13 Review Too Much on Your "Plate"? Spectrum of Pathologies Involving the Tectal Plate. 2020

Gandhi, Niket / Tsehmaister-Abitbol, Vered / Glikstein, Rafael / Torres, Carlos. ·Department of Radiology, The Ottawa Hospital, University of Ottawa, Ottawa, Ontario, Canada. · These authors contributed equally and are co-first authors. ·Can Assoc Radiol J · Pubmed #32063011.

ABSTRACT: The tectal plate comprises the posterior portion of the midbrain, borders the quadrigeminal cistern, and includes the superior and inferior colliculi. Benign and malignant pathologies occurring in this location may lead to aqueductal stenosis, obstructive hydrocephalus, and Parinaud syndrome. Both computed tomography and magnetic resonance imaging can be used to further characterize lesions involving the tectal plate. In this pictorial essay, we review various tectal plate lesions and their imaging features.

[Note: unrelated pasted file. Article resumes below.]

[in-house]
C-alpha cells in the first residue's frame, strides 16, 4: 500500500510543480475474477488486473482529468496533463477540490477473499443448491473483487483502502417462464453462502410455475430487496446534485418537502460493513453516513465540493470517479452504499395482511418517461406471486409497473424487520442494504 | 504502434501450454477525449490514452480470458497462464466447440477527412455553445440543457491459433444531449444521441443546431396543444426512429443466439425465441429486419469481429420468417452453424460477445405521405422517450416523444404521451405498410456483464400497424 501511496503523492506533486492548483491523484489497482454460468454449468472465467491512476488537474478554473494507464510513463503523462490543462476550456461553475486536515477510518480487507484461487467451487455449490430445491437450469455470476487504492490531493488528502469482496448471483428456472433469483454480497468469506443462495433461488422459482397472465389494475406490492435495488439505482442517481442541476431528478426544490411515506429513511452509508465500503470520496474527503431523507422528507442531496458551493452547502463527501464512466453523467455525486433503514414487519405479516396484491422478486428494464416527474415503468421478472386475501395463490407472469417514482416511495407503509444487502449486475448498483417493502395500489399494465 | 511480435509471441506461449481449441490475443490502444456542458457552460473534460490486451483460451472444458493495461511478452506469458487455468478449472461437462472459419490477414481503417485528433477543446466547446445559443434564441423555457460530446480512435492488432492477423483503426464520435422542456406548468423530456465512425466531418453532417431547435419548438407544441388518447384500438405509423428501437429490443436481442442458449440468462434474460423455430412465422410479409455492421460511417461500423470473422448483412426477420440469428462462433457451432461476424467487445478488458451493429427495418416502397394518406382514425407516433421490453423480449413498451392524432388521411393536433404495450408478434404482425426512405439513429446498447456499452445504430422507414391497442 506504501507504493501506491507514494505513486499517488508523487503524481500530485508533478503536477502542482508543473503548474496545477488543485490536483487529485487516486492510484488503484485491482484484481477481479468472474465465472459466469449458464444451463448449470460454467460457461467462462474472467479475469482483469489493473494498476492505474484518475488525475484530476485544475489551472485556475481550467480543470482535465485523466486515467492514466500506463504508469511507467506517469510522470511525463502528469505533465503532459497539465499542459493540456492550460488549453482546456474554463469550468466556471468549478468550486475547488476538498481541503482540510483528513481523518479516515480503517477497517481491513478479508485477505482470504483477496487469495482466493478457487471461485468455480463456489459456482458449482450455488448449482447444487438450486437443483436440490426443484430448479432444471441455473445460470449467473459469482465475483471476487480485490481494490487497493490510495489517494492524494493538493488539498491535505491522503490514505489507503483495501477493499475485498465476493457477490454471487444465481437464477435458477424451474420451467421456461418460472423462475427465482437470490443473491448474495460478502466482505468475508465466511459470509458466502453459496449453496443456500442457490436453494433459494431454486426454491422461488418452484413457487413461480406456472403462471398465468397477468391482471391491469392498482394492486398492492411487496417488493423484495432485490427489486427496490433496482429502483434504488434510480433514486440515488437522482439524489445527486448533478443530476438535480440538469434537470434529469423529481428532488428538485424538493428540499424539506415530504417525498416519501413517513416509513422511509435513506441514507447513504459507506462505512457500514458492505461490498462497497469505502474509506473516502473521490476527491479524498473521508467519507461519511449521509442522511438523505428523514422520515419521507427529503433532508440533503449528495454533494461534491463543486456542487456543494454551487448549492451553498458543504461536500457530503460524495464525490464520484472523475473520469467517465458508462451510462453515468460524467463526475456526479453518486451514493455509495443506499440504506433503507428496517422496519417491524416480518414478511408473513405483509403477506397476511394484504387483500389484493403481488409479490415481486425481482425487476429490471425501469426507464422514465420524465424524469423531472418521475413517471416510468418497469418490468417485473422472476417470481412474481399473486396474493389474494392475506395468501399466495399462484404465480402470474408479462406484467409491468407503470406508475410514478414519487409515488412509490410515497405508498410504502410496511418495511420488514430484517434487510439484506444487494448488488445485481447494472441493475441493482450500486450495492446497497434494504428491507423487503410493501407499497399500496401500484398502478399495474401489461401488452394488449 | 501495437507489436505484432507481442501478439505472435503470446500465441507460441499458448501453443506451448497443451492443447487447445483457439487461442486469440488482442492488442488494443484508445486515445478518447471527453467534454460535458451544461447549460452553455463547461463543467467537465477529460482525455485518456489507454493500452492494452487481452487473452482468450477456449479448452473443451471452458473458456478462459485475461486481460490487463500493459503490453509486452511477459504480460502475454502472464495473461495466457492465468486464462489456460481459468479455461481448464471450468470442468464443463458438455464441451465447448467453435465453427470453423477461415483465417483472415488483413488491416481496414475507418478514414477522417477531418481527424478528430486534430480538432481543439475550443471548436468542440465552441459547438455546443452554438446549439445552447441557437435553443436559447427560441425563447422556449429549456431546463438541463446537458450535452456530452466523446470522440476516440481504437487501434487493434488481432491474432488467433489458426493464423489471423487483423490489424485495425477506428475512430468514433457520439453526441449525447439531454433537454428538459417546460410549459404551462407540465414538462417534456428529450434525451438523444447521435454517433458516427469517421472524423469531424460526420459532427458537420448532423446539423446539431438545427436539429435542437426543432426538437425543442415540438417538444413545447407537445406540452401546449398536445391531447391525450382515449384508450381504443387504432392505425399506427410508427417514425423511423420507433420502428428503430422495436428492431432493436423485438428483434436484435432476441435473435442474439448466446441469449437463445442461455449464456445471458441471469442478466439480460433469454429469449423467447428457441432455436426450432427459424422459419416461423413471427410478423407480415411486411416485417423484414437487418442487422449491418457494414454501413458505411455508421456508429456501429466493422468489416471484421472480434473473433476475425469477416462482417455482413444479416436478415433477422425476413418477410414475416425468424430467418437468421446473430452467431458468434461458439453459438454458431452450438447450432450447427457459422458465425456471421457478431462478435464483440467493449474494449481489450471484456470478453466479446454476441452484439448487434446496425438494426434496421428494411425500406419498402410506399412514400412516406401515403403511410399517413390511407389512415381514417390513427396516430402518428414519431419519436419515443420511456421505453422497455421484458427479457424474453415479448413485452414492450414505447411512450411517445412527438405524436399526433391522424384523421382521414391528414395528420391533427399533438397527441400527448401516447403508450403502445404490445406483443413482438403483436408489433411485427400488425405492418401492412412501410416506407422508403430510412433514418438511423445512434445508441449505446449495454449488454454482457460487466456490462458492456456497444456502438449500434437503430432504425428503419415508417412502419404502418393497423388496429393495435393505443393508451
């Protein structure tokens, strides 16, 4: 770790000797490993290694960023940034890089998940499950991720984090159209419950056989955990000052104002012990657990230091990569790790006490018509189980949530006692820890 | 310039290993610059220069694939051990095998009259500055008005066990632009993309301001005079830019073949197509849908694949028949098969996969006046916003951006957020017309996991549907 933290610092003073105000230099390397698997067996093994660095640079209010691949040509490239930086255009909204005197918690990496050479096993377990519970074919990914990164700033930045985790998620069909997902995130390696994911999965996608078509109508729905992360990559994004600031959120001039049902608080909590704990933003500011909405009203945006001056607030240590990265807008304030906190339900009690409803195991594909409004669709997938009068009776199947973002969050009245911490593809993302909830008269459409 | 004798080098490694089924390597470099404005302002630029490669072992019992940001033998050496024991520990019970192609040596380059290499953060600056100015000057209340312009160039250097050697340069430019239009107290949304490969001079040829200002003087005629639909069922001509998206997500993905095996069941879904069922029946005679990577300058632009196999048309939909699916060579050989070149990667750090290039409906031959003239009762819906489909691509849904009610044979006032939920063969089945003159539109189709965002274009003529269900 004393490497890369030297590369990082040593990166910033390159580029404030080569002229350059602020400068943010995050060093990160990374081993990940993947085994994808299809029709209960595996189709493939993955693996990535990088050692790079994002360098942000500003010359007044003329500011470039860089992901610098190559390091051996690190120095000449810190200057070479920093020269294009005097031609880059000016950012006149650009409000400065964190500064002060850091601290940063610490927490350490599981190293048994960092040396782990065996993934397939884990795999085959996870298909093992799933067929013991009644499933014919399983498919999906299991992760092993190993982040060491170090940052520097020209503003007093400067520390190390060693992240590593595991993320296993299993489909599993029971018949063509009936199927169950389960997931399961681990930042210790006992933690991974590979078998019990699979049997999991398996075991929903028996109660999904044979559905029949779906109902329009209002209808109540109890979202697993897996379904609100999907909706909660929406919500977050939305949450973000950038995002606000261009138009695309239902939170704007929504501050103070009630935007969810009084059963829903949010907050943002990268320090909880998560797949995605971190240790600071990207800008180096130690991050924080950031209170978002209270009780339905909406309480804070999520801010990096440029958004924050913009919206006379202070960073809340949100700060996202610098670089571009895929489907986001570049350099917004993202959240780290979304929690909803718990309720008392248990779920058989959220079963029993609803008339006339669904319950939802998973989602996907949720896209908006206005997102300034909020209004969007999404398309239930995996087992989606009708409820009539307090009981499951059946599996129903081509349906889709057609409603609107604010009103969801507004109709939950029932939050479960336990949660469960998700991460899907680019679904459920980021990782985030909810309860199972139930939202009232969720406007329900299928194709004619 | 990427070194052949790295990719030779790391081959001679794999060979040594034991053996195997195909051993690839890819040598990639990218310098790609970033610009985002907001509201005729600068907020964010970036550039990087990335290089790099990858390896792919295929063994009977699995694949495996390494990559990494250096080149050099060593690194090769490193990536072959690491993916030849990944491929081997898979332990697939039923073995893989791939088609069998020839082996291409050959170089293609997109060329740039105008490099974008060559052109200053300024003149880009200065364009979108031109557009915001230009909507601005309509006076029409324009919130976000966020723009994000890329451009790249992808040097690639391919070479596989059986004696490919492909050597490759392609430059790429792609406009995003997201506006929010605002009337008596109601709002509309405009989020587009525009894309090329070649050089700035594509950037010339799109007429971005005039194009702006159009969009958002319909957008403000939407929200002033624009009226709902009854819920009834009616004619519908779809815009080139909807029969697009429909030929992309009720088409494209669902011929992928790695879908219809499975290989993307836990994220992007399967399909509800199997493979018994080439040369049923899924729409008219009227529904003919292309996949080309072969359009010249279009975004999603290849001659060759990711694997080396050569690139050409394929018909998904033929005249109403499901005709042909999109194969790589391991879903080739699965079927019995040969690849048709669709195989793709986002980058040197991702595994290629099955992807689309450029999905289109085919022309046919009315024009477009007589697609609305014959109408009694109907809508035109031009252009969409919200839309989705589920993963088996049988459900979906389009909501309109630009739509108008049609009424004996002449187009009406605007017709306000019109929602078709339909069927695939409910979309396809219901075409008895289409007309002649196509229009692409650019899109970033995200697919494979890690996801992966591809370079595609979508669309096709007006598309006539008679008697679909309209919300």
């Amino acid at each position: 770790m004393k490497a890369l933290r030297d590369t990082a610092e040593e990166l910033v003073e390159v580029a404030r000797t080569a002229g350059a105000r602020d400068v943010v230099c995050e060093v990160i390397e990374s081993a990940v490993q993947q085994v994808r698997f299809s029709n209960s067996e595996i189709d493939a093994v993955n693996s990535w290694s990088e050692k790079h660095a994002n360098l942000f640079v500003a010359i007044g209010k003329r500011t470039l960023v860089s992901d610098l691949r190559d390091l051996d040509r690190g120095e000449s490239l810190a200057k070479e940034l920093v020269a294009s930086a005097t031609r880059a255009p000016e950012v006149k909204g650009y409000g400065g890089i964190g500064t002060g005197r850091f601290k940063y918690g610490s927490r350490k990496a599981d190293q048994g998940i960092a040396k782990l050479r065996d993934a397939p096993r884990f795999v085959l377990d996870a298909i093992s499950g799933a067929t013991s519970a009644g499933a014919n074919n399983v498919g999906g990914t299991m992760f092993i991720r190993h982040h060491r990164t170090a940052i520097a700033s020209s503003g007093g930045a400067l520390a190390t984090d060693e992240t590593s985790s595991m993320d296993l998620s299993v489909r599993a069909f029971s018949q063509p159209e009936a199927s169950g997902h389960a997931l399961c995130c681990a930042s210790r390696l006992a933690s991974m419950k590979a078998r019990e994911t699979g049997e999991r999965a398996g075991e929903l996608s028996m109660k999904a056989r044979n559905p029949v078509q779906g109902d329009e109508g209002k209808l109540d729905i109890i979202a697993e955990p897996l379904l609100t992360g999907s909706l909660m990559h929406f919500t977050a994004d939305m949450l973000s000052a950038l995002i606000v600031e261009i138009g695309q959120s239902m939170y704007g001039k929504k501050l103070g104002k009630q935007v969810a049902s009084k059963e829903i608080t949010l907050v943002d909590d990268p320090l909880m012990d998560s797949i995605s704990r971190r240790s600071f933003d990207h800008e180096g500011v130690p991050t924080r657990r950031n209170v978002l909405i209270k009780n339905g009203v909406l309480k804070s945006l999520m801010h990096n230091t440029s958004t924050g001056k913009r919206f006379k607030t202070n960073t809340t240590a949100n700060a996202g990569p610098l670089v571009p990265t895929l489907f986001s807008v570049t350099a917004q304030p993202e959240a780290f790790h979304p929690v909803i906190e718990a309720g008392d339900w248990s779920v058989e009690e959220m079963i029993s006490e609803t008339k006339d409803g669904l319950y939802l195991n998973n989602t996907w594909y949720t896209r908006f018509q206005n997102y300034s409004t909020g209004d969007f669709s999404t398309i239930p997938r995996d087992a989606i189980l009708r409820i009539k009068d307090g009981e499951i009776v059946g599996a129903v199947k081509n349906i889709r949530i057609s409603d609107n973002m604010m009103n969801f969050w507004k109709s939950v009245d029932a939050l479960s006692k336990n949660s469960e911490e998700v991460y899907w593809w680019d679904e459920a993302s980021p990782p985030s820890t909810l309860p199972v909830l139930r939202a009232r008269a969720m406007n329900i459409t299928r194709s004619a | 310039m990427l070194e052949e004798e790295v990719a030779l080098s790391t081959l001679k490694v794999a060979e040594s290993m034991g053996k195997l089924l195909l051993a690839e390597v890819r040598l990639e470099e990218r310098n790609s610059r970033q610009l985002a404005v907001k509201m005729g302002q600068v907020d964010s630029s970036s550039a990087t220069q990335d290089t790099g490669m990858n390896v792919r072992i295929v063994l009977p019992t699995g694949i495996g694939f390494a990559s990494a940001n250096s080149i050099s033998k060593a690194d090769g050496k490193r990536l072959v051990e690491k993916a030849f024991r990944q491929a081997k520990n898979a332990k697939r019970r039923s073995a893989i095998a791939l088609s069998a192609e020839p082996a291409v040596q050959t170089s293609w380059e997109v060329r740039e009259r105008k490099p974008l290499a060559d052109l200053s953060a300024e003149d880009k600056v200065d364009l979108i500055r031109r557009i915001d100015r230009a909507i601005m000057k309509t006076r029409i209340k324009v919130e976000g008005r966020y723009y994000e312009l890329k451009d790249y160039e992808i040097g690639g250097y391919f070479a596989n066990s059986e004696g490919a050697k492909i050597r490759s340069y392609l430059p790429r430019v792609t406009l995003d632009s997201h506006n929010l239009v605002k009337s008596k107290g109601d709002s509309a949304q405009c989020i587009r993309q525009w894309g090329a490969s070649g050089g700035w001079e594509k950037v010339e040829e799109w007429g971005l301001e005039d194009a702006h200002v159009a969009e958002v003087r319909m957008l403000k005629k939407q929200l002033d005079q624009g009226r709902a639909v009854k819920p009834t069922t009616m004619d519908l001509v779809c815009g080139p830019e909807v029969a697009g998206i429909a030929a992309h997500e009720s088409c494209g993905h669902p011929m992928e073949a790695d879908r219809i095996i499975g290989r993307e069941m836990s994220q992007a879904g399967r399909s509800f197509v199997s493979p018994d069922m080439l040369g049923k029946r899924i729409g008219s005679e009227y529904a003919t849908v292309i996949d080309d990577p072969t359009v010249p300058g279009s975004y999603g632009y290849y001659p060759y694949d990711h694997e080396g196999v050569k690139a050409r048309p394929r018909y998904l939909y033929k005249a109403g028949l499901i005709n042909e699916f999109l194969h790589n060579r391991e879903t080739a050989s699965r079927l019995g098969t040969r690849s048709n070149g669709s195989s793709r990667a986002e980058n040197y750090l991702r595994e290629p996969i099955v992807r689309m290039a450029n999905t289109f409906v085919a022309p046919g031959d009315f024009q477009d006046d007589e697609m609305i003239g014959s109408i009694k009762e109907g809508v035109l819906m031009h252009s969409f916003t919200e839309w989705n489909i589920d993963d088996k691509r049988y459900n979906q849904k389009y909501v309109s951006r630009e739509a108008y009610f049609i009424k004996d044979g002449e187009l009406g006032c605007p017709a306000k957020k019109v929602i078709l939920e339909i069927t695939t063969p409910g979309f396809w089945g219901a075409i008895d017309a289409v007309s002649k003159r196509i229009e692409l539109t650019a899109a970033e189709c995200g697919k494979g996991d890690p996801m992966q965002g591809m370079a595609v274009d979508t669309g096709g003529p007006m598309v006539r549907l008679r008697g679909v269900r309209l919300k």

14 Review Effects of Mindfulness-based interventions on physical symptoms in people with multiple sclerosis - a systematic review and meta-analysis. 2020

Simpson, Robert / Simpson, Sharon / Ramparsad, Nitish / Lawrence, Maggie / Booth, Jo / Mercer, Stewart W. ·Physical Medicine & Rehabilitation, Department of Medicine, Sunnybrook Health Sciences Centre, University of Toronto, Room H390 2075 Bayview Avenue, Toronto, ON M4N 3M5, Canada; General Practice and Primary Care, Institute of Health and Wellbeing, University of Glasgow, Glasgow, United Kingdom. Electronic address: robert.simpson@sunnybrook.ca. · General Practice and Primary Care, Institute of Health and Wellbeing, University of Glasgow, Glasgow, United Kingdom. · Robertson Centre for Biostatistics, Institute of Health and Wellbeing, University of Glasgow, Glasgow, United Kingdom. · Nursing and Community Health, Glasgow Caledonian University, Glasgow, United Kingdom. · General Practice and Primary Care, Usher Institute, University of Edinburgh, Edinburgh, United Kingdom. ·Mult Scler Relat Disord · Pubmed #31835209.